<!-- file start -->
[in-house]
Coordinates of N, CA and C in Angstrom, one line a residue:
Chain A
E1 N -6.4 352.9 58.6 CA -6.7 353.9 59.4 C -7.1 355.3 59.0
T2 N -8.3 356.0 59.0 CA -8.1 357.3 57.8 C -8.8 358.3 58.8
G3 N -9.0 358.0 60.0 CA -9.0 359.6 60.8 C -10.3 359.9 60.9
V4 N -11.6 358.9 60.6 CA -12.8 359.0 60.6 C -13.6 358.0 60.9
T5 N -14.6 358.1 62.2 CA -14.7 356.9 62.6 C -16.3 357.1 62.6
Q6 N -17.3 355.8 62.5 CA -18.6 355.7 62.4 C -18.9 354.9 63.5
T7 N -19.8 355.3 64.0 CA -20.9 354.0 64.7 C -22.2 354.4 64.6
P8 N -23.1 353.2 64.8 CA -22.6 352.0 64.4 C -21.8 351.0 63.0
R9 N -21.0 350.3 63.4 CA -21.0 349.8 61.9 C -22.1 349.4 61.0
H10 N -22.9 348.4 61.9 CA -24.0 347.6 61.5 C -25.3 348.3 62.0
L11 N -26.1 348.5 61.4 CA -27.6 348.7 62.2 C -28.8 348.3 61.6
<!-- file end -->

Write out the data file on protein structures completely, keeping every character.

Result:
[in-house]
Coordinates of N, CA and C in Angstrom, one line a residue:
Chain A
E1 N -6.4 352.9 58.6 CA -6.7 353.9 59.4 C -7.1 355.3 59.0
T2 N -8.3 356.0 59.0 CA -8.1 357.3 57.8 C -8.8 358.3 58.8
G3 N -9.0 358.0 60.0 CA -9.0 359.6 60.8 C -10.3 359.9 60.9
V4 N -11.6 358.9 60.6 CA -12.8 359.0 60.6 C -13.6 358.0 60.9
T5 N -14.6 358.1 62.2 CA -14.7 356.9 62.6 C -16.3 357.1 62.6
Q6 N -17.3 355.8 62.5 CA -18.6 355.7 62.4 C -18.9 354.9 63.5
T7 N -19.8 355.3 64.0 CA -20.9 354.0 64.7 C -22.2 354.4 64.6
P8 N -23.1 353.2 64.8 CA -22.6 352.0 64.4 C -21.8 351.0 63.0
R9 N -21.0 350.3 63.4 CA -21.0 349.8 61.9 C -22.1 349.4 61.0
H10 N -22.9 348.4 61.9 CA -24.0 347.6 61.5 C -25.3 348.3 62.0
L11 N -26.1 348.5 61.4 CA -27.6 348.7 62.2 C -28.8 348.3 61.6